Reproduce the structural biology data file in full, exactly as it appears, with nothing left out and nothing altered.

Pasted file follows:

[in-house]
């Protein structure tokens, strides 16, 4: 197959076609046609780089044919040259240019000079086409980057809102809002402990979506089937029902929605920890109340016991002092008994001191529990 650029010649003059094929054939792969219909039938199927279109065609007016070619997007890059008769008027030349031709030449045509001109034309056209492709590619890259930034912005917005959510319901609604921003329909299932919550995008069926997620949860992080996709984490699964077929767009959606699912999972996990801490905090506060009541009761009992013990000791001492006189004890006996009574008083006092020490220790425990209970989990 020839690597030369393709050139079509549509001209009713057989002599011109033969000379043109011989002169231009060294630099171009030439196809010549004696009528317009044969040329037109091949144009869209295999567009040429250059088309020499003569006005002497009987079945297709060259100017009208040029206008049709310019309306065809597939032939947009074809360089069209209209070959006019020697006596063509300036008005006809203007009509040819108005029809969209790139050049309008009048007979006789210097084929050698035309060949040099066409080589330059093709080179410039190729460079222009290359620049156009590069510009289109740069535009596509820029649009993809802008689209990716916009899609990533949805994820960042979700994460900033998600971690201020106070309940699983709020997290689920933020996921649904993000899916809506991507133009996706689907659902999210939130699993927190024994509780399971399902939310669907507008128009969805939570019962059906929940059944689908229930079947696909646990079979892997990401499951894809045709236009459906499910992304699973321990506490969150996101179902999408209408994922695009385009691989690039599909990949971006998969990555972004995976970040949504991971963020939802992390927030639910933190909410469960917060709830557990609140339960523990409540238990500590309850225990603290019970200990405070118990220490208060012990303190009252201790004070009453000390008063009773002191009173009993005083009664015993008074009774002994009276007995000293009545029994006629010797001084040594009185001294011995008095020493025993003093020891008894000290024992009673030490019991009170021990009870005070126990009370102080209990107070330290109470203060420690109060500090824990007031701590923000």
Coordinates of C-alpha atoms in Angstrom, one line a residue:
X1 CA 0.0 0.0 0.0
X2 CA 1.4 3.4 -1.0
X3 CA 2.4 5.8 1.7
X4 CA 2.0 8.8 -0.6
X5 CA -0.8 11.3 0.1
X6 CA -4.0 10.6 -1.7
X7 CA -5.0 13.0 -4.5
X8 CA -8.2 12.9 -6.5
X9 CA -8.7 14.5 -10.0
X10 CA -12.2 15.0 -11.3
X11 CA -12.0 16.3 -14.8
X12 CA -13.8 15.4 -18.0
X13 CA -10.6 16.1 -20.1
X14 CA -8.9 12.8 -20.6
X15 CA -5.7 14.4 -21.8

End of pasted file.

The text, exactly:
[in-house]
């Protein structure tokens, strides 16, 4: 197959076609046609780089044919040259240019000079086409980057809102809002402990979506089937029902929605920890109340016991002092008994001191529990 650029010649003059094929054939792969219909039938199927279109065609007016070619997007890059008769008027030349031709030449045509001109034309056209492709590619890259930034912005917005959510319901609604921003329909299932919550995008069926997620949860992080996709984490699964077929767009959606699912999972996990801490905090506060009541009761009992013990000791001492006189004890006996009574008083006092020490220790425990209970989990 020839690597030369393709050139079509549509001209009713057989002599011109033969000379043109011989002169231009060294630099171009030439196809010549004696009528317009044969040329037109091949144009869209295999567009040429250059088309020499003569006005002497009987079945297709060259100017009208040029206008049709310019309306065809597939032939947009074809360089069209209209070959006019020697006596063509300036008005006809203007009509040819108005029809969209790139050049309008009048007979006789210097084929050698035309060949040099066409080589330059093709080179410039190729460079222009290359620049156009590069510009289109740069535009596509820029649009993809802008689209990716916009899609990533949805994820960042979700994460900033998600971690201020106070309940699983709020997290689920933020996921649904993000899916809506991507133009996706689907659902999210939130699993927190024994509780399971399902939310669907507008128009969805939570019962059906929940059944689908229930079947696909646990079979892997990401499951894809045709236009459906499910992304699973321990506490969150996101179902999408209408994922695009385009691989690039599909990949971006998969990555972004995976970040949504991971963020939802992390927030639910933190909410469960917060709830557990609140339960523990409540238990500590309850225990603290019970200990405070118990220490208060012990303190009252201790004070009453000390008063009773002191009173009993005083009664015993008074009774002994009276007995000293009545029994006629010797001084040594009185001294011995008095020493025993003093020891008894000290024992009673030490019991009170021990009870005070126990009370102080209990107070330290109470203060420690109060500090824990007031701590923000």
Coordinates of C-alpha atoms in Angstrom, one line a residue:
X1 CA 0.0 0.0 0.0
X2 CA 1.4 3.4 -1.0
X3 CA 2.4 5.8 1.7
X4 CA 2.0 8.8 -0.6
X5 CA -0.8 11.3 0.1
X6 CA -4.0 10.6 -1.7
X7 CA -5.0 13.0 -4.5
X8 CA -8.2 12.9 -6.5
X9 CA -8.7 14.5 -10.0
X10 CA -12.2 15.0 -11.3
X11 CA -12.0 16.3 -14.8
X12 CA -13.8 15.4 -18.0
X13 CA -10.6 16.1 -20.1
X14 CA -8.9 12.8 -20.6
X15 CA -5.7 14.4 -21.8